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    Well sailed, John. One wonders, if as the story progresses if the proprietor isnít tempted to dilute or, saints preserve us, substitute the 98. I hear the stores are getting quite low on the 98.

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    A nightmare to navigate around the islands and shoals and still wage war! Well done John. A very enjoyable AAR.

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    Another delightful tale, John! I really want to try my hand at storytelling the way you do it!

    Here's a link to the real-life application of the Dobbs' current.

    https://waldenrigging.com/sailing-gr...ston/22/3/2019

    Off to the right of the video of reaching in Charleston harbor is Fort Sumter. It was my intention to get pictures of Fort Moltrie, which was around during our period, but the wind got spicy and a cargo ship showed up at an inappropriate time. Fort Moltrie would have been off to the left if it had been visible.
    Last edited by Dobbs; 03-15-2021 at 19:00.

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    Thanks for posting this Dobbs.
    It was most interesting to see those famous sights from out at sea instead of from the landward side.
    Rob.
    Last edited by Bligh; 03-16-2021 at 02:11.
    The Business of the commander-in-chief is first to bring an enemy fleet to battle on the most advantageous terms to himself, (I mean that of laying his ships close on board the enemy, as expeditiously as possible); and secondly to continue them there until the business is decided.

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    Quote Originally Posted by Bligh View Post
    Played another blinder John.

    A lot of these games were set up with a degree of difficulty to test the unwary, but not with Dobb's extra realistic sailing moves in mind which were developed much later, so you were wise indeed to avoid his special sailing rules for this one.

    Rob.


    Rob thanks for the Rep, glad you enjoyed it.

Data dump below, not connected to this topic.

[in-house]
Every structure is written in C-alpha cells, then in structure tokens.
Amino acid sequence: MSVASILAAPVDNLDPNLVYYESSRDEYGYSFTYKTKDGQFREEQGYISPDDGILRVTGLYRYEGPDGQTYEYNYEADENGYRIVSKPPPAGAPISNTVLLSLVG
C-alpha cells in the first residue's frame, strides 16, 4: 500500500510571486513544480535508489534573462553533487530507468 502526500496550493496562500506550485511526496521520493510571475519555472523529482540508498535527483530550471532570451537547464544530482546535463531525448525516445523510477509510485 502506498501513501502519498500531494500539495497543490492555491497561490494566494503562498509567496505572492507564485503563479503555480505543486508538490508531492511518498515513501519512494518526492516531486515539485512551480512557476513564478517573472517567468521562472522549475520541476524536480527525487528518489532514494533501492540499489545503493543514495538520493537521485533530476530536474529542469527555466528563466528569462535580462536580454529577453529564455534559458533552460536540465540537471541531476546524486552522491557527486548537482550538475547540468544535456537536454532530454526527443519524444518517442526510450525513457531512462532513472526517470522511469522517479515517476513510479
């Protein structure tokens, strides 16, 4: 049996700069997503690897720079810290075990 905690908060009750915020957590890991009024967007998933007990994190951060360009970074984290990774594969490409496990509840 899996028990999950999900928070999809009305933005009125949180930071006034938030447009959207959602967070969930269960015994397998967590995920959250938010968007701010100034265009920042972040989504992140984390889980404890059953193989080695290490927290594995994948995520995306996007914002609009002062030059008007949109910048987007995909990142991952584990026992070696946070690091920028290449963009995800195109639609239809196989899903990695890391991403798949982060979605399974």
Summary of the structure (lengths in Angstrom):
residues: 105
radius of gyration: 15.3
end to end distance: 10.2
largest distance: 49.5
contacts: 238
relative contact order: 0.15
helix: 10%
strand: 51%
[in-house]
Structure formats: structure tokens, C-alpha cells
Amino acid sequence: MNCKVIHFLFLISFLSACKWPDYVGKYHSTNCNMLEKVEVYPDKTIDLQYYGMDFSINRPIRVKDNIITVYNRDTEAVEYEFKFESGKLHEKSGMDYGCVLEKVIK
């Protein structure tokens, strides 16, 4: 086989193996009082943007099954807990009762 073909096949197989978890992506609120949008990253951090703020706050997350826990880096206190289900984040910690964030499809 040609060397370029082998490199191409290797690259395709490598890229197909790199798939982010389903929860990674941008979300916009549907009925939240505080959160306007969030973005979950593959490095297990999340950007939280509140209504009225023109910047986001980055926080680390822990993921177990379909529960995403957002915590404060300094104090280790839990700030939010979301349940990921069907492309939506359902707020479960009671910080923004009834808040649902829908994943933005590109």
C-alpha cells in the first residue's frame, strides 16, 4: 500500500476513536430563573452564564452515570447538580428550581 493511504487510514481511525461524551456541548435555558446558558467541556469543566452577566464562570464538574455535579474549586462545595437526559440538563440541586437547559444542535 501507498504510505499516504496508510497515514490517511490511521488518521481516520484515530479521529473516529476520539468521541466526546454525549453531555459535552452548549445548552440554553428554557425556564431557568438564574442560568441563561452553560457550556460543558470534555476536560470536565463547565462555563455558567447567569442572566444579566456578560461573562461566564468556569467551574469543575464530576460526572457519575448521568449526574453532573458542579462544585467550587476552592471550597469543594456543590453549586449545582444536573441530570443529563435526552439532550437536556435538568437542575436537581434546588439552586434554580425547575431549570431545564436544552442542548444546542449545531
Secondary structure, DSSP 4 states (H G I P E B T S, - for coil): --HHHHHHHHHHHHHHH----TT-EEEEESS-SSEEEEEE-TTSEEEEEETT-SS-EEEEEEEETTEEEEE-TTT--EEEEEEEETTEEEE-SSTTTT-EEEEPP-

I think this would be a pretty good layout to try Dobbs current rules as a sailing test but not necessarily as a fight unless against an opponent. I actually made the moves for the enemy, dicing for decisions on which way to go. I keep looking at the pictures where the chasing ship runs aground trying to work out how that happened. I think the move I was intending was with the wind in the green area and she would have travelled further and on a tighter turn, but the wind shifted into the orange and by not getting such a tight turn she hit the island.

    Either that or the Calvados affected my judgement - but I don't believe that can be true.

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    Quote Originally Posted by ShadowDragon View Post
    Well sailed, John. One wonders, if as the story progresses if the proprietor isn’t tempted to dilute or, saints preserve us, substitute the 98. I hear the stores are getting quite low on the 98.
    She's tried to substitute with Brandy from a different coloured bottle once but we came to the understanding that she wouldn't do it again if I stopped drawing on her table tops.
    Cheers and thanks for the Rep

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    Quote Originally Posted by Continentaleye View Post
    A nightmare to navigate around the islands and shoals and still wage war! Well done John. A very enjoyable AAR.
    Thanks Anthony, both myself and ShadowDragon have been playing through the old campaign scenarios over the last few months and there are some excellent ones that are as much about sailing as about combat and I've thoroughly enjoyed them. The guy's here have been very imaginative with what they came up with.
    I would strongly recommend having a look at the sticky post that describes the scenarios because you can pick and chose ones that suit your expectations from the game.
    Cheers

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    Quote Originally Posted by Dobbs View Post
    Another delightful tale, John! I really want to try my hand at storytelling the way you do it!